Stocks have shown a notable recovery attempt over the course of the trading day on Thursday after coming under pressure early in the session. The rebound was partly due to the release of relatively upbeat manufacturing data.
The major averages have climbed well off their worst levels of the day but currently remain stuck in the red. The Dow is down 8.09 points or 0.1 percent at 13,569.87, the Nasdaq is down 10.18 points or 0.3 percent at 3,172.44 and the S&P 500 is down 3.22 points or 0.2 percent at 1,457.83.
The early weakness on Wall Street came on the heels of the release of a Labor Department report showing that jobless claims came in above estimates in the week ended September 15th.
While jobless claims edged down to 382,000 from the previous week's revised figure of 385,000, economists had expected jobless claims to drop to 373,000 from the 382,000 originally reported for the previous week.
Peter Boockvar, managing director at Miller Tabak, said, "Bottom line, the labor market still can't gain any lasting traction in light of the obvious economic challenges."
Selling pressure was relatively subdued, however, as traders remained reluctant to make any significant moves amid uncertainty about the near-term outlook for the markets.
The subsequent recovery attempt was partly due to the release of a report from the Philadelphia Federal Reserve showing that its index of regional manufacturing activity rose by much more than expected.
The Philly Fed said its diffusion index of current activity rose to a negative 1.9 in September from a negative 7.1 in August, although a negative reading still indicates a contraction in regional manufacturing activity.
Among individual stocks, shares of Adobe Systems (ADBE) have moved higher even though the publishing and design software developer reported weaker than expected third quarter revenues and forecast fourth quarter results below analyst estimates.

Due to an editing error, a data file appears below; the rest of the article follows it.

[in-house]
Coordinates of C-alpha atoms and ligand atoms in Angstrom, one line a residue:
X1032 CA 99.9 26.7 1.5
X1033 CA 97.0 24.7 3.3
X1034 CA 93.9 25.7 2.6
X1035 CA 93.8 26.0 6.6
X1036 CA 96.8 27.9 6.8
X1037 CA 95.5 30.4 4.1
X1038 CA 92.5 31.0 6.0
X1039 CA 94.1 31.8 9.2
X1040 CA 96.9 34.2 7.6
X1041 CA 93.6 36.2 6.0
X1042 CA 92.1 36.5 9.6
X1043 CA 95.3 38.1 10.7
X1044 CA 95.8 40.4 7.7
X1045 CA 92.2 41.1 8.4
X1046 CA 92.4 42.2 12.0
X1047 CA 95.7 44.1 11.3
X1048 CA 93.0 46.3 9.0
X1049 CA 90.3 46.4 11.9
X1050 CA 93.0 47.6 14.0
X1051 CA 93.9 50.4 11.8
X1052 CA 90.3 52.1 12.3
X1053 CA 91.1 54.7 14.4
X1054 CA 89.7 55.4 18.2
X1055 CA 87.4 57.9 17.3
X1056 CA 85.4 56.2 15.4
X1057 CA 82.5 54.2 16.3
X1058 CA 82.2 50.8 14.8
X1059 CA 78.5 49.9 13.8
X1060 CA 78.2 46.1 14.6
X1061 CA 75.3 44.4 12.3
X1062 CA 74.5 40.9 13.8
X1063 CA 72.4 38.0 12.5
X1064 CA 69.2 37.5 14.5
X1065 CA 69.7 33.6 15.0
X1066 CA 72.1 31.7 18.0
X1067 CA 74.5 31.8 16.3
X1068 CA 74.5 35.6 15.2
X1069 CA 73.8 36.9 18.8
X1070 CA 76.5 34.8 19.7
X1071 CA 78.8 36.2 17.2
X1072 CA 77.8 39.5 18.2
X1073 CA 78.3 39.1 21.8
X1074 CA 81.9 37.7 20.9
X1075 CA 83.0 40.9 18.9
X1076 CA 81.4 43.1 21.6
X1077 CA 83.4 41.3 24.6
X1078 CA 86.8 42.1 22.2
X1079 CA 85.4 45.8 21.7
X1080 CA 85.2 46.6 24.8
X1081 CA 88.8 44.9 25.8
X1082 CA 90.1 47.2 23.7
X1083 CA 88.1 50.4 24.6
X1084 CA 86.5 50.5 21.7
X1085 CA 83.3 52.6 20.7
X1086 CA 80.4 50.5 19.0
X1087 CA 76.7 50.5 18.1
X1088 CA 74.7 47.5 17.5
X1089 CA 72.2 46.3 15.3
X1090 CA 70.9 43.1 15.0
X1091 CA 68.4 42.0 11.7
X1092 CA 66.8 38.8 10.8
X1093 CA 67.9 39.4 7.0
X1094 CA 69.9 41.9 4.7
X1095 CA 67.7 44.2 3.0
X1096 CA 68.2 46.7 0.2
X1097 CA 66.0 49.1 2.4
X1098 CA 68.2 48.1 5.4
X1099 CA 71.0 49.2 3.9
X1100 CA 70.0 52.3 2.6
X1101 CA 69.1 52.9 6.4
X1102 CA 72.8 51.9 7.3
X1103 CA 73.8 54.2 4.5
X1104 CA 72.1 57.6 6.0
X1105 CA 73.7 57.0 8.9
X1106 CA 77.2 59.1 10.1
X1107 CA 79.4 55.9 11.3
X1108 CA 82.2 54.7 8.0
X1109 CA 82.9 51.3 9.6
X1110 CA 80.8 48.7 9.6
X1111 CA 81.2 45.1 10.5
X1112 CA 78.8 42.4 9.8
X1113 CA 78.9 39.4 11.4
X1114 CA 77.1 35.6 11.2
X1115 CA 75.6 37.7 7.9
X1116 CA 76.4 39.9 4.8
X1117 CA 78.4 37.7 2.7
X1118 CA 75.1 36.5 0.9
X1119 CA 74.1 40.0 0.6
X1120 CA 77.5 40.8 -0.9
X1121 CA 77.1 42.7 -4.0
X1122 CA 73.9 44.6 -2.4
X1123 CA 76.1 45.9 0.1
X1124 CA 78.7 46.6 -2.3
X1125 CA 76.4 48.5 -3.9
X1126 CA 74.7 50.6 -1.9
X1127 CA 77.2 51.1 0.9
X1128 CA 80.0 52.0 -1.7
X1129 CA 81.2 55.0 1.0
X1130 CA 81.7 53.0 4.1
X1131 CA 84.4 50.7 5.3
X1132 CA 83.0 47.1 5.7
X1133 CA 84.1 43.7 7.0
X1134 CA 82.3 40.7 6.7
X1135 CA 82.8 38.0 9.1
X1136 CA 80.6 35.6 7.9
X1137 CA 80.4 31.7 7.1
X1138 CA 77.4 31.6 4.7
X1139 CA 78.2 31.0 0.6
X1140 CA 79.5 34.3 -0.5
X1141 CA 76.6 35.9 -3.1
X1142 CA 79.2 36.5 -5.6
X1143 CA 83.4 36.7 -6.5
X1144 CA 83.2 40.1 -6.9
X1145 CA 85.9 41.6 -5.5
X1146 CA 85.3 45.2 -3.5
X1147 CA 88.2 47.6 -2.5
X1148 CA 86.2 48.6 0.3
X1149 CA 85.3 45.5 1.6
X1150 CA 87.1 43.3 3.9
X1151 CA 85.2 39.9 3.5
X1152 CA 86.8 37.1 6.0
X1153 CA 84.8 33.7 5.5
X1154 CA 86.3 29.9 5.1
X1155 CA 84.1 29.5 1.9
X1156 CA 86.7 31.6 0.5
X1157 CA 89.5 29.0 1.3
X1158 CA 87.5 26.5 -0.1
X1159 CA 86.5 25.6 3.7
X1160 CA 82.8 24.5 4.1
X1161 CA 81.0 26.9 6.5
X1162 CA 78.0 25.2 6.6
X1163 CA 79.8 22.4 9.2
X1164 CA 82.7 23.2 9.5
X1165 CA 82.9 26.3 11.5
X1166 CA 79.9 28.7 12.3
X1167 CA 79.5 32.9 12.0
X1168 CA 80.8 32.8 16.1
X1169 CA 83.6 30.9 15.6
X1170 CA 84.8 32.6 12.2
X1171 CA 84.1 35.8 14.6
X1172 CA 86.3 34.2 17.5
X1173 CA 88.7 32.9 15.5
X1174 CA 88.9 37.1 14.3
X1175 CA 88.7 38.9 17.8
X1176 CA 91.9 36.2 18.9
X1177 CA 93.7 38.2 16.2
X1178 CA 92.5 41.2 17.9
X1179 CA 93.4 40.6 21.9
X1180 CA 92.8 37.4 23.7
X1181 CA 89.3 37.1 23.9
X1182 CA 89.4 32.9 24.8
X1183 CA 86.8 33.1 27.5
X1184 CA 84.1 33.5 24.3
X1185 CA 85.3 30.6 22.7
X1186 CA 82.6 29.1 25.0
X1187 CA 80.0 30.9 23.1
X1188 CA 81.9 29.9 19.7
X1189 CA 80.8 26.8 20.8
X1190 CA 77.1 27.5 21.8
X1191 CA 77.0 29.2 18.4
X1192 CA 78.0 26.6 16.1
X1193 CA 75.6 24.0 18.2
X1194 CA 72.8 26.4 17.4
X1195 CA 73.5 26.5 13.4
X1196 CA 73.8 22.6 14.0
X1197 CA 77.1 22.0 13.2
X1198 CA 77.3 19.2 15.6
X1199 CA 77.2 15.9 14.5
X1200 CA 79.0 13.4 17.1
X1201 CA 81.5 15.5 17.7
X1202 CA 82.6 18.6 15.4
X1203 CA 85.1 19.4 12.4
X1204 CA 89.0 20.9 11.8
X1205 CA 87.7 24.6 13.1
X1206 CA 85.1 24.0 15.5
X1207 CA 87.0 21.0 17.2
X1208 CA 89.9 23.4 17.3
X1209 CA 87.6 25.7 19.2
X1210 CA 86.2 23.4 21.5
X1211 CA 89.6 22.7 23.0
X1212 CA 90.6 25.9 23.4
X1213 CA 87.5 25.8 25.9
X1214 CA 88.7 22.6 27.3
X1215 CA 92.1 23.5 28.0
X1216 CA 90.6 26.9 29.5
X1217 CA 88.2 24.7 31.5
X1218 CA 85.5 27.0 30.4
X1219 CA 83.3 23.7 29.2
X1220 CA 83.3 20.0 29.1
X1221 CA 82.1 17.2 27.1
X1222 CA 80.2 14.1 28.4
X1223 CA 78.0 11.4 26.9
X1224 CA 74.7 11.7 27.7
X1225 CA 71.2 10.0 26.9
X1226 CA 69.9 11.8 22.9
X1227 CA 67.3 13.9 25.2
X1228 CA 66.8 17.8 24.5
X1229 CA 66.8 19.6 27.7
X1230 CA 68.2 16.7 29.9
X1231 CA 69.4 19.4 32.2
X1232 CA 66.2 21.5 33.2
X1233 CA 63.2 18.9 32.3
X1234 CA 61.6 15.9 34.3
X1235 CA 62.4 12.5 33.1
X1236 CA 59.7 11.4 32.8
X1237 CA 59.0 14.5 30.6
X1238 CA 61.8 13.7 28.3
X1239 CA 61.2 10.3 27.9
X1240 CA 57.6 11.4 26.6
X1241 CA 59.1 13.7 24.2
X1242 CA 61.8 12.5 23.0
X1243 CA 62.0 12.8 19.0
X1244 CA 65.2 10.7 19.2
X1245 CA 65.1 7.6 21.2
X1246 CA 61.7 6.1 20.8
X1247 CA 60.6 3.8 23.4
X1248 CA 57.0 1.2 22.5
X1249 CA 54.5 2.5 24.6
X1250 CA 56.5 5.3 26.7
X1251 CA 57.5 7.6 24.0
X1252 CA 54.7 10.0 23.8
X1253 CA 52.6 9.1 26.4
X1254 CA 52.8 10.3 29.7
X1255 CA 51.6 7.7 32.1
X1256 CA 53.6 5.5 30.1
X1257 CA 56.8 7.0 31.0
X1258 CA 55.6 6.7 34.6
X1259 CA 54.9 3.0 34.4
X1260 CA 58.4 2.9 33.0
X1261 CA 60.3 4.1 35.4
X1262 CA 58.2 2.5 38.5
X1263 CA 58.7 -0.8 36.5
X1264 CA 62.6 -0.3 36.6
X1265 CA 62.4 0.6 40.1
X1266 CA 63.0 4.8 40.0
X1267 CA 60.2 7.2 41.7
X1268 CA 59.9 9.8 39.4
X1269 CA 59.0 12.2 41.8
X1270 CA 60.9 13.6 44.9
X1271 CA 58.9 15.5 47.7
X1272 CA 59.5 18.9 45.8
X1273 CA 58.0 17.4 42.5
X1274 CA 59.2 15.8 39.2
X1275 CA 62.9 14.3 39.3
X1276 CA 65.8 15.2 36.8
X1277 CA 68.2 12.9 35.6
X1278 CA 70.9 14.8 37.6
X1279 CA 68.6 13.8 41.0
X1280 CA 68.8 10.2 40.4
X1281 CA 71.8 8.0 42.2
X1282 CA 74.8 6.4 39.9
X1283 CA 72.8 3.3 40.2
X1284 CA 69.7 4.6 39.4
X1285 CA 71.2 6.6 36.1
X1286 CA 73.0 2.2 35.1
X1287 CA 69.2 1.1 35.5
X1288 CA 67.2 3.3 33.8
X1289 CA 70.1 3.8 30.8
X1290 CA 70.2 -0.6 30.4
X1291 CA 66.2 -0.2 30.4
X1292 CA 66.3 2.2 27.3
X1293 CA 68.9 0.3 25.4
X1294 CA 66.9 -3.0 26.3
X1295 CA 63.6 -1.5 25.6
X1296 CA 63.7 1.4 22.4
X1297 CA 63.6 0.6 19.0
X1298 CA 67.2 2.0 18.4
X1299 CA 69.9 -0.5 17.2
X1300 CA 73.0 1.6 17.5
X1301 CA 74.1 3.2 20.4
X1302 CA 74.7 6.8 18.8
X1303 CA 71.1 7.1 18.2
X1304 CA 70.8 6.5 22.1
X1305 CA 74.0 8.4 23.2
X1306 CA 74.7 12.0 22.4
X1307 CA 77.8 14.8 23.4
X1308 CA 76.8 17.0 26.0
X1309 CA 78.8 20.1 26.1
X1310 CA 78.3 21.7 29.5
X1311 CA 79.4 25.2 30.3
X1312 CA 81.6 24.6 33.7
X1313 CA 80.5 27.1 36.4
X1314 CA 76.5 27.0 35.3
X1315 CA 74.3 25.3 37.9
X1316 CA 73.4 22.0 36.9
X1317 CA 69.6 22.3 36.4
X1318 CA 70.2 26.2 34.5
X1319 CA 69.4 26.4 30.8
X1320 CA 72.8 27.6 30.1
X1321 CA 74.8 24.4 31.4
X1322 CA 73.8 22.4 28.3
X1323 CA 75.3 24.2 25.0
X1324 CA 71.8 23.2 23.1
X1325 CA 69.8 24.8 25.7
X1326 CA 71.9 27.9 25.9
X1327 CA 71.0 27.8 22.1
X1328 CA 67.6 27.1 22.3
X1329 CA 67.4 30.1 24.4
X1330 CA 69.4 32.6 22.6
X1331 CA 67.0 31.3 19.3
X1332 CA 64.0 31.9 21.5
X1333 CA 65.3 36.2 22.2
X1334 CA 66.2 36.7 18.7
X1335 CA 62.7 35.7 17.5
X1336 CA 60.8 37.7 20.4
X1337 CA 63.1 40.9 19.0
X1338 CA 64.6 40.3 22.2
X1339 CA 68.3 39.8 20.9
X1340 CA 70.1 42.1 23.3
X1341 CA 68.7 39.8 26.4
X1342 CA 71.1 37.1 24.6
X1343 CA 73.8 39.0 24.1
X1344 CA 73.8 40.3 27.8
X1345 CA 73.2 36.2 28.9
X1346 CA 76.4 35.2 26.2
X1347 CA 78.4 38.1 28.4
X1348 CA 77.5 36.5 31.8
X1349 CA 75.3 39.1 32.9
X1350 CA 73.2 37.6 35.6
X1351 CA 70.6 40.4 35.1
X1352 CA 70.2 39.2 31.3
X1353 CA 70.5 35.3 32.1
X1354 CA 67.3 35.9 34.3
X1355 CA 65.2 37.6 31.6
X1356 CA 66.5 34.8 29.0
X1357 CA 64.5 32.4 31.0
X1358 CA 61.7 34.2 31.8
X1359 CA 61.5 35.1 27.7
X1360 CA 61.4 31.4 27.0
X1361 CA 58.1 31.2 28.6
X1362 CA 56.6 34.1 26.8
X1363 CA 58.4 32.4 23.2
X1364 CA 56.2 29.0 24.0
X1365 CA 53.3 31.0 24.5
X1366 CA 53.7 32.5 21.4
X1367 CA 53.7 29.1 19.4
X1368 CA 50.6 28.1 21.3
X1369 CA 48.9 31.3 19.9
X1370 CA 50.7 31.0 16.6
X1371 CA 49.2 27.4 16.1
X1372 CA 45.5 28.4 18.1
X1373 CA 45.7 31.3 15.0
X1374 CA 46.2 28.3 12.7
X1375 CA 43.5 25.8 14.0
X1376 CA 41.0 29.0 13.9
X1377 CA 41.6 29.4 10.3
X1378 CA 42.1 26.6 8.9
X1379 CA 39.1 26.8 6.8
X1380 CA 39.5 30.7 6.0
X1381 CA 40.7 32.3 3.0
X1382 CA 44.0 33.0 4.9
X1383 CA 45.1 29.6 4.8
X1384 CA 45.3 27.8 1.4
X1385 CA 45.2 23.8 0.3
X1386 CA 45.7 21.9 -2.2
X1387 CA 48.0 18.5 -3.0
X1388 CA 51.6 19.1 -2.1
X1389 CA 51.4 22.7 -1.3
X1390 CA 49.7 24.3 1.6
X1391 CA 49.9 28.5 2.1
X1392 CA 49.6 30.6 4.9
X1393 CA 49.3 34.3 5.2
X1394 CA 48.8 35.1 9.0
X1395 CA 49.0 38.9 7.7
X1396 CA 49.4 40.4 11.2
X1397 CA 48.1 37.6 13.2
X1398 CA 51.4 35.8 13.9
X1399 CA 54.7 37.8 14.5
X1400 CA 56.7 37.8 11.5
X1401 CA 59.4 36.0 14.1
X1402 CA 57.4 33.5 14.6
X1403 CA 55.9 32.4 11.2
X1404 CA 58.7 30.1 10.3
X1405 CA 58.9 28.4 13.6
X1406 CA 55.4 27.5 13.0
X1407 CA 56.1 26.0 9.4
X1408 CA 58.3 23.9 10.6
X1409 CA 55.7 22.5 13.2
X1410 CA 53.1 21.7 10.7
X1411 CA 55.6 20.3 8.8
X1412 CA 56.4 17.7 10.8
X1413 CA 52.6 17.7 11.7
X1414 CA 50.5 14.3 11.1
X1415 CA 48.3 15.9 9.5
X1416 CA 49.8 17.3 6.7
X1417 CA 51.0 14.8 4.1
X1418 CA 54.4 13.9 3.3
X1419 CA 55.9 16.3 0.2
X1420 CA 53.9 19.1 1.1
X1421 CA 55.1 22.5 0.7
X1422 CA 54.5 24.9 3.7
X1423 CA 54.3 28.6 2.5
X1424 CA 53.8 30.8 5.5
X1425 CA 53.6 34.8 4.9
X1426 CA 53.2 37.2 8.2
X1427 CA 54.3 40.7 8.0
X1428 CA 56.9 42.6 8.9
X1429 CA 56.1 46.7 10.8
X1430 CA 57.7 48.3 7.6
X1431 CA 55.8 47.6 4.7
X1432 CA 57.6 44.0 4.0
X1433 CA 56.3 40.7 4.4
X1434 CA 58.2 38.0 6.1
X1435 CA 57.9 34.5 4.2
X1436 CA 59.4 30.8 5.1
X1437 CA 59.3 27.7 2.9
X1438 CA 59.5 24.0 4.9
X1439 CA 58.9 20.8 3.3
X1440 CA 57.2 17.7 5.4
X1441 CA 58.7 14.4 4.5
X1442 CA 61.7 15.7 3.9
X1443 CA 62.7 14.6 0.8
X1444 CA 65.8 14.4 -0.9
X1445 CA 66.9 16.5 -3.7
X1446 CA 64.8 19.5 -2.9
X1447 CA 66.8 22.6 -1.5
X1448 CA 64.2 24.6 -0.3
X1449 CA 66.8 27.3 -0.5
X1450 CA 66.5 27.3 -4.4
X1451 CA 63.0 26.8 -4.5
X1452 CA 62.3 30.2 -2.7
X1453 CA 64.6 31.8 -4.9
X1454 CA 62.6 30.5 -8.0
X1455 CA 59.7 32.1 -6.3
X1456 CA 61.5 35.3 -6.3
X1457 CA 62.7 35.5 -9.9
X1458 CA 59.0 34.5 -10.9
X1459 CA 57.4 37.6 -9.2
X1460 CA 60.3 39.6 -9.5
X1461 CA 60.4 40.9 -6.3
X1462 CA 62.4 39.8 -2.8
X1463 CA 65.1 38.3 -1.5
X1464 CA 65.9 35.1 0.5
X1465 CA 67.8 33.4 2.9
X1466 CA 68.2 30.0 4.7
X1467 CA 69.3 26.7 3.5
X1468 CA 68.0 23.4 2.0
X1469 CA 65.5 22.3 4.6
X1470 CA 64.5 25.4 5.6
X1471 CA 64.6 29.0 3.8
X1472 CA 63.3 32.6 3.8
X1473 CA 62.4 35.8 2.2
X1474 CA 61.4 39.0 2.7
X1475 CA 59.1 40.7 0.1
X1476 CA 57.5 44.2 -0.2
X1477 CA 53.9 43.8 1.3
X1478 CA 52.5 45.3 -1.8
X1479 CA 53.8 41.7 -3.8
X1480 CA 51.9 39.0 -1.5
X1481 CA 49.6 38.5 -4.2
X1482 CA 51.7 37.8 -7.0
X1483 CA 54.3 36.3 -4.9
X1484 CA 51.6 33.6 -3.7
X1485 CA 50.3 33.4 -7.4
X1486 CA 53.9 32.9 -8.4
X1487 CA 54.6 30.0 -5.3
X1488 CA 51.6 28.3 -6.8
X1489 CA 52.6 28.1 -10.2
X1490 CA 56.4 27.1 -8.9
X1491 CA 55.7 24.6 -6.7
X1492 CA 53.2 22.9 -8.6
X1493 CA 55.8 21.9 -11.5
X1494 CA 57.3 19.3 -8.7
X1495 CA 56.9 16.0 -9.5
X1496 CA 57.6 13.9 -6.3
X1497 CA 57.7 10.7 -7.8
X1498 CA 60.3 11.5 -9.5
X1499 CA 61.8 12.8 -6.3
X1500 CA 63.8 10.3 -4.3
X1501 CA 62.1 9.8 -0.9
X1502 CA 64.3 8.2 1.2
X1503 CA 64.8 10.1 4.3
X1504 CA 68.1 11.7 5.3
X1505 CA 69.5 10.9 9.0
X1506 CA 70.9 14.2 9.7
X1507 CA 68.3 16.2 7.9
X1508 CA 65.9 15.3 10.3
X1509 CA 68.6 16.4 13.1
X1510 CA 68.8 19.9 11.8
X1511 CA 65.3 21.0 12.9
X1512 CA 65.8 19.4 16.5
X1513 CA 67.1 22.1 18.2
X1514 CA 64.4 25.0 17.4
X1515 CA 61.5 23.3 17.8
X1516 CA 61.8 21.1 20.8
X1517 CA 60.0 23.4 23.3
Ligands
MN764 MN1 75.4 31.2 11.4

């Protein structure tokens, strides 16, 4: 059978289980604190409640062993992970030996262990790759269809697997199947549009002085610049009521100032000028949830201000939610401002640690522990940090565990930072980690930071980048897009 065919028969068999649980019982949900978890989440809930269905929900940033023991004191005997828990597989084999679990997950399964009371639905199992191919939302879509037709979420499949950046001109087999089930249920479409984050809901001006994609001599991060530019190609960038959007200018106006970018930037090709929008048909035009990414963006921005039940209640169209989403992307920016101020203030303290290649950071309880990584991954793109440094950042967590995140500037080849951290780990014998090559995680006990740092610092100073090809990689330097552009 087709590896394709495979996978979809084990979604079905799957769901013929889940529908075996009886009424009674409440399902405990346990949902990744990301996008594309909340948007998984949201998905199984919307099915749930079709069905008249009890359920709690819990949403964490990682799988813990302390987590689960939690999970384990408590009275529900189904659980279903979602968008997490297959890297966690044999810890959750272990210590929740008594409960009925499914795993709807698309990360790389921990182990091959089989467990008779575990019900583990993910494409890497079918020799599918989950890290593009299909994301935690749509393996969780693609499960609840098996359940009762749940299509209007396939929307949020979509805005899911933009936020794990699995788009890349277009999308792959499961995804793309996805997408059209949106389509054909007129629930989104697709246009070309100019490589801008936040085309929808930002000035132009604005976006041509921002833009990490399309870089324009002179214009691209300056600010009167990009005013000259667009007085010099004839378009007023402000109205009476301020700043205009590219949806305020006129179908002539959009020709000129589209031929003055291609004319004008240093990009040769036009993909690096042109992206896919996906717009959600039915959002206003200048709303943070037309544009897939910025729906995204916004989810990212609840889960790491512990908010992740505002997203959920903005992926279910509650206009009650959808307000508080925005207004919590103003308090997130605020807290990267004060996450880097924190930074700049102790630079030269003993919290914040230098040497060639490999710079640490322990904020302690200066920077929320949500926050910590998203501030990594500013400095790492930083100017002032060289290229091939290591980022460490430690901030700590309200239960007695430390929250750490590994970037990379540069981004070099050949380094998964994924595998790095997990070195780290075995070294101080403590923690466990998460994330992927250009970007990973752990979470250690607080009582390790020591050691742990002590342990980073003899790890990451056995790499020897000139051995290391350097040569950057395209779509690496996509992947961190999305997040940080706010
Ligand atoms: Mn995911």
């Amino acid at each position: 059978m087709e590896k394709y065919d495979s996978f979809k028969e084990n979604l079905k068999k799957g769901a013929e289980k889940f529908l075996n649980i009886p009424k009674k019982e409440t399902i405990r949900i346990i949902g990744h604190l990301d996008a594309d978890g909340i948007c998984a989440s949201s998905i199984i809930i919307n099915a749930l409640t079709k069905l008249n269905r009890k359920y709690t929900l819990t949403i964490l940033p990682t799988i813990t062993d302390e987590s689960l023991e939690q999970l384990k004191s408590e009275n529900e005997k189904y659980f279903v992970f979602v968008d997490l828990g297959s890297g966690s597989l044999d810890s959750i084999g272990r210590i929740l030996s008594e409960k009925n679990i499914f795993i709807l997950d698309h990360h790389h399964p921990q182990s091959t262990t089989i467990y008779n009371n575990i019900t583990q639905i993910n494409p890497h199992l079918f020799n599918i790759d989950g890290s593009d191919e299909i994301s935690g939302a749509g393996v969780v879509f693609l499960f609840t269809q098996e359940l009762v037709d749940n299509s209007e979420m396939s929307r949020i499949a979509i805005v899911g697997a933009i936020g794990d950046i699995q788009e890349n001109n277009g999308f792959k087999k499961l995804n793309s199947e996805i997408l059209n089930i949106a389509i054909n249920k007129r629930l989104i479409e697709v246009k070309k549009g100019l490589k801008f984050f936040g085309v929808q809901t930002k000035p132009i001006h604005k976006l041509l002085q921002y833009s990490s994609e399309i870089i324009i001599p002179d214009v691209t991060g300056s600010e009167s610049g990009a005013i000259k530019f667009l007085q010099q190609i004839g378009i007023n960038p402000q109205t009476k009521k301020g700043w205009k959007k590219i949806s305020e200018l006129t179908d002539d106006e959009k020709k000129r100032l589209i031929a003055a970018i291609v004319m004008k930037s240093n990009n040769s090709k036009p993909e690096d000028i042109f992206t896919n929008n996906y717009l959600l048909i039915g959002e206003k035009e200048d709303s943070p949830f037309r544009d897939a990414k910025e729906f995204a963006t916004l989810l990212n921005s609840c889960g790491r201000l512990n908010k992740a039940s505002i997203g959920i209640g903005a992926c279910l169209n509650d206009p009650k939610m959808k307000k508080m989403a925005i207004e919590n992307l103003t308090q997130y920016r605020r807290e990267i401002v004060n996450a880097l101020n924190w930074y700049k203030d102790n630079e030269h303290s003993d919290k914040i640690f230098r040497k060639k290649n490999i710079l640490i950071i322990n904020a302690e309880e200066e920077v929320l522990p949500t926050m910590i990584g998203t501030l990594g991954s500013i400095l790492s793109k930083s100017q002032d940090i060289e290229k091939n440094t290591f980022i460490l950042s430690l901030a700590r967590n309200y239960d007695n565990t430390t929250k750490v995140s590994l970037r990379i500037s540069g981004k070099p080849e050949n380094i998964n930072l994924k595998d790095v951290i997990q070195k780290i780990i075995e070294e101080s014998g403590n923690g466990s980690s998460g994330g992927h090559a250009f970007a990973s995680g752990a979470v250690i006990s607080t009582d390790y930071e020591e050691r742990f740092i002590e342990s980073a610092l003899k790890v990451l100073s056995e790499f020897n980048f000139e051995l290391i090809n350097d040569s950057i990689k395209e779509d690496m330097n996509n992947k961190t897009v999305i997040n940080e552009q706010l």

Denbury Resources (DNR) is also posting a notable gain after announcing an agreement to sell its Bakken assets in North Dakota and Montana to Exxon Mobil (XOM) for $1.6 billion in cash
Meanwhile, Bed Bath & Beyond (BBBY) has come under pressure after the home furnishings retailer reported second quarter earnings that rose year-over-year but still came in weaker than expected.
While many of the major sectors have recovered from their early lows, substantial weakness remains visible among railroad stocks. Reflecting the continued weakness in the railroad sector, the Dow Jones Railroads Index is down by 5 percent.
Norfolk Southern (NSC) has helped to lead the railroad sector lower, with the railroad company down by 9 percent after warning of weaker than expected third quarter earnings.
Brokerage stocks also continue to see considerable weakness on the day, resulting in a 1.8 percent loss by the NYSE Arca Broker/Dealer Index. Jefferies (JEF) continues to turn in one of the sector's worst performances despite reporting better than expected third quarter results.
Steel, commercial real estate and gold stocks also continue to post notable losses, with gold stocks moving lower along with the price of the precious metal.
In overseas trading, stock markets across the Asia-Pacific region saw considerable weakness during trading on Thursday. Japan's Nikkei 225 Index dropped by 1.6 percent, while Hong Kong's Hang Seng Index fell by 1.2 percent.
The major European markets also moved to the downside on the day. While the German DAX Index closed just below the unchanged line, the U.K.'s FTSE 100 Index and the French CAC 40 Index both ended the day down by 0.6 percent.
In the bond market, treasuries are seeing continued strength but have pulled back off their best levels of the day. Subsequently, the yield on the benchmark ten-year note, which moves opposite of its price, is down by 2.8 basis points at 1.754 percent after hitting a low of 1.723 percent.
by RTT Staff Writer
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